Visitors to Lyme Regis are always amazed by the wonderful large ammonites embedded in the beach rocks and rock pavement, and are often frantic in their search for take-away fossils as mementos for their day out…. but they frequently overlook the less spectacular but nonetheless fascinating myriads of trace fossils underfoot. Trace fossils are also known as ichnofossils and they are the evidence, preserved in stone, for the activities of organisms rather than the petrified remains of the animals themselves. They tell us about the way animals behaved and interacted with their environment in the past.
The patterns in the rocks shown in these photographs are the traces of burrows and tunnels that were made in the sediments before they became rock. They were made by marine invertebrate creatures like crabs and worms. The intriguing natural patterns are found in the Blue Lias Limestone from the Jurassic Period. The Jurassic system is exposed along the Dorset coast between Lyme Regis and Swanage with very few breaks. Melville and Freshney (1982) say that trace fossils are abundant in rocks of this area and there are four common types:
Diplocraterion with U-shaped burrows at right angles to the bedding planes, measuring 21 by 4 cm with the diameter of the tubes up to 0.7 cm. These were the permanent domicile of worms or crustaceans that angled or swept for food suspended in water.
Chondrites with regularly branching, vertical to horizontal burrows spreading down like the roots of a tree, and 2mm or more in diameter. The work of sediment-eating animals, perhaps sipunculoid worms.
Thalassinoides Ramifying, Y-shaped branching networks of plain horizontal and vertical tubes, 1 to 5 cm in diameter. Feeding burrows of decapod crustaceans.
Rhizocorallium Horizontal to oblique U-tubes, each arm 1 cm or more in diameter with arms several centimetres apart with reworked sediment between them. Tubes short or long depending on whether the animal was in a suspension-feeding or deposit-feeding phase of activity.
The pictures show several burrow types intermingled.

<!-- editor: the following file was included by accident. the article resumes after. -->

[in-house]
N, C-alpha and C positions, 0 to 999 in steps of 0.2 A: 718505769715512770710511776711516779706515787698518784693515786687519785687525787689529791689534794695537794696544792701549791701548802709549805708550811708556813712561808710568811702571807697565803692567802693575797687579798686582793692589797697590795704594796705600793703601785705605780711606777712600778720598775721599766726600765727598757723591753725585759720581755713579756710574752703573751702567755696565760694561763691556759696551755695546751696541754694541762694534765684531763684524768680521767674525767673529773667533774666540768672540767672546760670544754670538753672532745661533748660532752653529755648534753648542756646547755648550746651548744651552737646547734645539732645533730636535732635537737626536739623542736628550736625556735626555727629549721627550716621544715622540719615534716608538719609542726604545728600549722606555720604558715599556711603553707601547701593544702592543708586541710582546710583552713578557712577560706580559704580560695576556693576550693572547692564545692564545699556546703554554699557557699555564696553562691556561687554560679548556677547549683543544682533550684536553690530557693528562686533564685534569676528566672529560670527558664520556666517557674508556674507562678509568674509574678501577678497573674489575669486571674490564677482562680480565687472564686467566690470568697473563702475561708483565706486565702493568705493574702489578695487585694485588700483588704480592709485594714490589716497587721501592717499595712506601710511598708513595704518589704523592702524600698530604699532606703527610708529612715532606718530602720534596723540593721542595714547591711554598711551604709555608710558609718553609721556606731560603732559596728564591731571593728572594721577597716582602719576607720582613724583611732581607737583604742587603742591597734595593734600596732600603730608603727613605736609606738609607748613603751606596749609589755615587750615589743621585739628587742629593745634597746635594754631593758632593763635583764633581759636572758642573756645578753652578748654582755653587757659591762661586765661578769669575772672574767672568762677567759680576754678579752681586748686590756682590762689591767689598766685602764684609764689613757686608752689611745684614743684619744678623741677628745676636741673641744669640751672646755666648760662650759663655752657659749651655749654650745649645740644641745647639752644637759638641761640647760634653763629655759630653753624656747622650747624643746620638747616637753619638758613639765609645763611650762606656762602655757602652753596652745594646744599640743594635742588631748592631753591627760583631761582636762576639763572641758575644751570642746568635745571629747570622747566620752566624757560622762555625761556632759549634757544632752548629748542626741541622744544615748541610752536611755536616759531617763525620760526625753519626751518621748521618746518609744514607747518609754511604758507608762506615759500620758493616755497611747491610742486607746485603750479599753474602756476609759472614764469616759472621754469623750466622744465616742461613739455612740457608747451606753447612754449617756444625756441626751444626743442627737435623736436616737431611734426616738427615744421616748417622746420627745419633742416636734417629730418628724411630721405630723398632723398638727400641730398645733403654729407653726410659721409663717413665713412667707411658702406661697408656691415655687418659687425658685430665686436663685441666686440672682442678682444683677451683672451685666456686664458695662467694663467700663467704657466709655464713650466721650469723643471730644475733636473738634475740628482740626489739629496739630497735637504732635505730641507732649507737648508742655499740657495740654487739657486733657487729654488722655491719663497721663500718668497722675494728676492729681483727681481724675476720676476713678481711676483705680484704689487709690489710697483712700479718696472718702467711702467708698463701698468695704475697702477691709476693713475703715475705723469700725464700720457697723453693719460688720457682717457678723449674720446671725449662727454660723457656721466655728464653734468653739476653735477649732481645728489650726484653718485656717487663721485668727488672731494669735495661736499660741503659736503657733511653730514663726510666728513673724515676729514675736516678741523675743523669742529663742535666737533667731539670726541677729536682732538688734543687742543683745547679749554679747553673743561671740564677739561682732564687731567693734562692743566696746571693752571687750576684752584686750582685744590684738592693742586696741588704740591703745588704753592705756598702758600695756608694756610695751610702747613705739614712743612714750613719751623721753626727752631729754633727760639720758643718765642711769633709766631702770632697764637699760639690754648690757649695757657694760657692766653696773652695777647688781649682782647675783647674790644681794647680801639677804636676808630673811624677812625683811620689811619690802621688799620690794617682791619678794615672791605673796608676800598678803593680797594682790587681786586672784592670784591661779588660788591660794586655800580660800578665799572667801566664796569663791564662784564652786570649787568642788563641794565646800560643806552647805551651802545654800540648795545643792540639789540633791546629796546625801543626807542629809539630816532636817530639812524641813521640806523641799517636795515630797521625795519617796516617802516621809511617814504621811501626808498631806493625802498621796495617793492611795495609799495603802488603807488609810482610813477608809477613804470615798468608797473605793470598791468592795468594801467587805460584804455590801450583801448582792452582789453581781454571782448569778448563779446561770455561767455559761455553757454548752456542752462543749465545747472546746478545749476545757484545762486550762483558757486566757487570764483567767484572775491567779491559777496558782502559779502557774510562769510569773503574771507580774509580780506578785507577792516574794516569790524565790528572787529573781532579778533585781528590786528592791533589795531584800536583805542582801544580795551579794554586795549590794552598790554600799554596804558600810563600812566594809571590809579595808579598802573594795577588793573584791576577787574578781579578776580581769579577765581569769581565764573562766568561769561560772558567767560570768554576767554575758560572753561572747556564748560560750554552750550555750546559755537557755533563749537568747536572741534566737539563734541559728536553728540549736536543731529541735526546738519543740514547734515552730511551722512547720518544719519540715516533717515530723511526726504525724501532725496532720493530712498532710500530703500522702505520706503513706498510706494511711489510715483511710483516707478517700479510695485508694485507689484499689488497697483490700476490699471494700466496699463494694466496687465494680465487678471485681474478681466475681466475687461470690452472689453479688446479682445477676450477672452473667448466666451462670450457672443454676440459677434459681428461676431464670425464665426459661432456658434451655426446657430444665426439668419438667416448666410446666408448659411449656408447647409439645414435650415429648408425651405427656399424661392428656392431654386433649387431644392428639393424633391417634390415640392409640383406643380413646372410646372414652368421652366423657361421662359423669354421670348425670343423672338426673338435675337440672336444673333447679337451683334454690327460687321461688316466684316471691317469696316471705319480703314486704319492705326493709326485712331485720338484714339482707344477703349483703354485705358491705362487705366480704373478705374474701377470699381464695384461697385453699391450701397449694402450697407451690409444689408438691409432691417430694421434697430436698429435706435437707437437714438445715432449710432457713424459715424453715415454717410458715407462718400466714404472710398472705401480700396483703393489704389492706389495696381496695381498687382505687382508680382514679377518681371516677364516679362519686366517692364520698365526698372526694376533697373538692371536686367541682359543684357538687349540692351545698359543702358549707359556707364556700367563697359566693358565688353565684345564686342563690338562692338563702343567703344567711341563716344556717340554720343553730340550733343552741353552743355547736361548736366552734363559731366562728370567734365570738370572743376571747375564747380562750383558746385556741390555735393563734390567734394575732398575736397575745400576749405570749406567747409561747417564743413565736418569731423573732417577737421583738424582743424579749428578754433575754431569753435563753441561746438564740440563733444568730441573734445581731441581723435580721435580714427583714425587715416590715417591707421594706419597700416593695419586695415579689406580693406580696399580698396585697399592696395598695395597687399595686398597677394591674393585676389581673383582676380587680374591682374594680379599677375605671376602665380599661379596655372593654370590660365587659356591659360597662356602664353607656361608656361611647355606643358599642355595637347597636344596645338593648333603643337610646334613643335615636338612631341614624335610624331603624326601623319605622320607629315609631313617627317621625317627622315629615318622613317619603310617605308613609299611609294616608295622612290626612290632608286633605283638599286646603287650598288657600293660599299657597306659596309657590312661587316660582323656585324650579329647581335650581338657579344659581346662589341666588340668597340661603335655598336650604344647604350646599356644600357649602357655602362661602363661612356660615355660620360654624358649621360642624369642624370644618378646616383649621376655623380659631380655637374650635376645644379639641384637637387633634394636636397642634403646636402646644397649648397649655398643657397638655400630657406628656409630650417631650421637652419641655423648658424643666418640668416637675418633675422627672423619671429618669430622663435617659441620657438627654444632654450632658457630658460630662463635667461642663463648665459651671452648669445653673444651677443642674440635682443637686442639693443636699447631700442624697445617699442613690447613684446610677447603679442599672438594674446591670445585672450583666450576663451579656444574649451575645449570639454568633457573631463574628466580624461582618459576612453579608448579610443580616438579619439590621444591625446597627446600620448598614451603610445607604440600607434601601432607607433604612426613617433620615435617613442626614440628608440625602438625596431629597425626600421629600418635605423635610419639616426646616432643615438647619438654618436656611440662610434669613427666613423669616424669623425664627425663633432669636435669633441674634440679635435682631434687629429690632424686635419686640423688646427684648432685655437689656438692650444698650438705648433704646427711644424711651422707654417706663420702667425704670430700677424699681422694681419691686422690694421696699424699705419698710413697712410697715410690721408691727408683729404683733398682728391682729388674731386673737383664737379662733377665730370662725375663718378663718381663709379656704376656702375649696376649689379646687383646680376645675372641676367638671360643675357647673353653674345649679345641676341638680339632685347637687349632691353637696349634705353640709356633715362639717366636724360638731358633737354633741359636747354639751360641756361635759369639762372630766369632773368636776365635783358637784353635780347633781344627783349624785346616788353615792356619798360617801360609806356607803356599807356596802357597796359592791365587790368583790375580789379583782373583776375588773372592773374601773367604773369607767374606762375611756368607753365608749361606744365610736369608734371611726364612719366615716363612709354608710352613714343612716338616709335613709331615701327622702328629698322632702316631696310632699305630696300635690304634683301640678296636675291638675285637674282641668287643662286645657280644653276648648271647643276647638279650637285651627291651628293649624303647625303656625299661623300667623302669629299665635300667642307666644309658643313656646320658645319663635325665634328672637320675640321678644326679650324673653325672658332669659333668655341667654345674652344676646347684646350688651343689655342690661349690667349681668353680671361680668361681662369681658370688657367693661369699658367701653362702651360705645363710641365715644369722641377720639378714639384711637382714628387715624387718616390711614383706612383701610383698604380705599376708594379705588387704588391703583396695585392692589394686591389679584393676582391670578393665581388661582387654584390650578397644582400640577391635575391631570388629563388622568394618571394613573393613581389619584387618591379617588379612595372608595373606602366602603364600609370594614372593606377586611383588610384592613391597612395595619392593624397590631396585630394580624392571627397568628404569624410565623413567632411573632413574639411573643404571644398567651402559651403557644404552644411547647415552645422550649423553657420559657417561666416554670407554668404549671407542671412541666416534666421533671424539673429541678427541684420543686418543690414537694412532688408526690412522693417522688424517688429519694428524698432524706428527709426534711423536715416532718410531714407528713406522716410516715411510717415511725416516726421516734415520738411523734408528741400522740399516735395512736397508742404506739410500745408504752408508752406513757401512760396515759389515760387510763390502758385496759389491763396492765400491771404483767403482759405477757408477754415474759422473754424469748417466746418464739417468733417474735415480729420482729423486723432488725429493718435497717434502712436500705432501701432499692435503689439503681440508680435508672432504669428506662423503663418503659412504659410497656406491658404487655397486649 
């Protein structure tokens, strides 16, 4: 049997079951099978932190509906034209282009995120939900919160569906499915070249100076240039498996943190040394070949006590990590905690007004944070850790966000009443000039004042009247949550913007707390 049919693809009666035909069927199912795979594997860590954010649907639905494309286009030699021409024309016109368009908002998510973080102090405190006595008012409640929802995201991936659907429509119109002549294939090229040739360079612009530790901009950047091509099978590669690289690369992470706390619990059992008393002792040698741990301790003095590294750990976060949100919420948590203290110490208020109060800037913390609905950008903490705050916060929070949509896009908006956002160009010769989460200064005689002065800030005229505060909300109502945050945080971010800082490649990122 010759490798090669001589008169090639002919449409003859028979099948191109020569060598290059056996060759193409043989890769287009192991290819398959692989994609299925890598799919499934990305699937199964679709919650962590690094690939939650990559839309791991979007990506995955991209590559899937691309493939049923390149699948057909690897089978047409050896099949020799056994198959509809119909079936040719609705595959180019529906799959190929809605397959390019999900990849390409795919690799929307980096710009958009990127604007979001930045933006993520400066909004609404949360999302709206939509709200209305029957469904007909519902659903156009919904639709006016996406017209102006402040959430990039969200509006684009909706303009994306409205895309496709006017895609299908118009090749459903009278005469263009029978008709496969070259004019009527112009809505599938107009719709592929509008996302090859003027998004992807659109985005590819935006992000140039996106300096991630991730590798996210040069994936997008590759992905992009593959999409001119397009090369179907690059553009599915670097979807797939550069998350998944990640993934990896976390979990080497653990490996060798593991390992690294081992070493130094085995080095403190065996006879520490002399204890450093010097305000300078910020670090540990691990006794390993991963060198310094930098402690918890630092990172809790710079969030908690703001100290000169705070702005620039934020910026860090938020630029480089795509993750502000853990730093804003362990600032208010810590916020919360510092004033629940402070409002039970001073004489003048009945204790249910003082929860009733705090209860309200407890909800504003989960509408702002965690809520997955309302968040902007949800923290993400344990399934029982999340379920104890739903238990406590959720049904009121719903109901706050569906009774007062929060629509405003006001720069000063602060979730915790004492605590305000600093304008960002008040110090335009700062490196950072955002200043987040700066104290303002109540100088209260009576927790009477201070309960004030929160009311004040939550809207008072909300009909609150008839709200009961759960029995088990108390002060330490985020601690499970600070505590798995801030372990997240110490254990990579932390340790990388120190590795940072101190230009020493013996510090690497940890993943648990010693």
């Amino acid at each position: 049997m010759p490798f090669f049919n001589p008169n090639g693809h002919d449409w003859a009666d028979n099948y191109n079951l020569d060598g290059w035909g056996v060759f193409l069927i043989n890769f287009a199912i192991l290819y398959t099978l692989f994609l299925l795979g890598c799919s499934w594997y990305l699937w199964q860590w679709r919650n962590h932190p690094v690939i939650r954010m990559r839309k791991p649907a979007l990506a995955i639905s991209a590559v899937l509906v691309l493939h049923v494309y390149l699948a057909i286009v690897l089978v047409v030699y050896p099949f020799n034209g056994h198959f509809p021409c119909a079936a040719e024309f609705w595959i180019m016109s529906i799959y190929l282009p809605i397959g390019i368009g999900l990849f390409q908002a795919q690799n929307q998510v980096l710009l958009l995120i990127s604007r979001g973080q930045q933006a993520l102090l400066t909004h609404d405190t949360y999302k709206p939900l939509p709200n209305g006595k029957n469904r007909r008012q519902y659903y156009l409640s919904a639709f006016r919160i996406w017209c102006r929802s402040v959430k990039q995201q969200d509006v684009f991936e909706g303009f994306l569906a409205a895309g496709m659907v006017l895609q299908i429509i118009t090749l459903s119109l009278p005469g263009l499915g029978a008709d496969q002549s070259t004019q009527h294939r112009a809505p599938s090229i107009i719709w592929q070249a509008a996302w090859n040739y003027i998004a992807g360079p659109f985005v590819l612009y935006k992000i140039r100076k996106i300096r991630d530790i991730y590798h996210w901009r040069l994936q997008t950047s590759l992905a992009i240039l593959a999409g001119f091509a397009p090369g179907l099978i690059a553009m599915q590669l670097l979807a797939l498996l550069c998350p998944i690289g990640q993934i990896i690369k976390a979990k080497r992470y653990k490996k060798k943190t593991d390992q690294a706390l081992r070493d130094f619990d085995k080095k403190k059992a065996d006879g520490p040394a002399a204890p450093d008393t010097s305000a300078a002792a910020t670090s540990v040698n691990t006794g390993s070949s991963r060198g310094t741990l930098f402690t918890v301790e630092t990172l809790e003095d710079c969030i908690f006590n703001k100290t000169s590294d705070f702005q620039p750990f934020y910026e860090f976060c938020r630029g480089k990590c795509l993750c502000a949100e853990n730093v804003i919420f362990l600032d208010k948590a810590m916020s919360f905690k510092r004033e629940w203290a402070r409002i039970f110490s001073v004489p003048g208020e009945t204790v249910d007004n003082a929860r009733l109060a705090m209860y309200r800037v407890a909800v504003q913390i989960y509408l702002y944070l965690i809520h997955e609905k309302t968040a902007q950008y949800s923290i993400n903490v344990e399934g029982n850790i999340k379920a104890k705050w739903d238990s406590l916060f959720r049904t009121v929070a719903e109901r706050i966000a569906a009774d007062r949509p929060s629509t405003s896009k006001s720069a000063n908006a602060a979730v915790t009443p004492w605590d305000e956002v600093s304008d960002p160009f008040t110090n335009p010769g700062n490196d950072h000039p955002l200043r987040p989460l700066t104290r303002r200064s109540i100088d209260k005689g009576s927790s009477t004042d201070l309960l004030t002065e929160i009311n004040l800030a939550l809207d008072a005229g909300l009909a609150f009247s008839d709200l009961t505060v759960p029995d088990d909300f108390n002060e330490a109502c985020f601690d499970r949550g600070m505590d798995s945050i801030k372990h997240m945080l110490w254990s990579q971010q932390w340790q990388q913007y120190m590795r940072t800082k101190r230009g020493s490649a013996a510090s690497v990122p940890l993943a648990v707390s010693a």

Melville R. V. and Freshney E, C. (1982) British Regional Geology: The Hampshire Basin and adjoining areas, Institute of Geological Sciences, NERC, HMSO, pp 7 – 8, ISBN 0 11 884203 X.
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7 Replies to “Patterns made by trace fossils at Lyme Regis”
When I come across these in fragments of stone – or larger versions in rocks – I’m never sure whether I’m looking at a root or a tunnel.
I suppose it depends on what the rock is and where it has come from. I think burrows by animals are more commonly found than those made by roots on account of the sedimentary rocks round here mostly being formed in marine lagoonal types of environment. However, I do recall that preserved root systems are recorded in the more terrestrially-derived Triassic Otter Sandstone rocks at Budleigh Salterton (http://www.southampton.ac.uk/~imw/jpg-Budleigh-Salterton/11BST-Rhizoconcretions-Seafront.jpg).
That’s fascinating. There are rocks near me which come into this ‘is it a burrow or is it not?’ bracket. They’re a bit awkward to get at at present because the path has slipped. There’s another way round but only once the ground has dried out. When I can get there, I’ll take some photos and see what you think.
That would be great. Photos of the roots/burrows, and some of the wider setting in which they were found as well will give me an idea of the context. If you also tell me the exact location where you took the photographs, I can look up the geology maps and books to see what the likely rock type is and see which trace fossils have been recorded there.
Fascinating, we’re going to have to take a closer look at the fossils in our area!
What sort of rocks and fossils do you have in your area?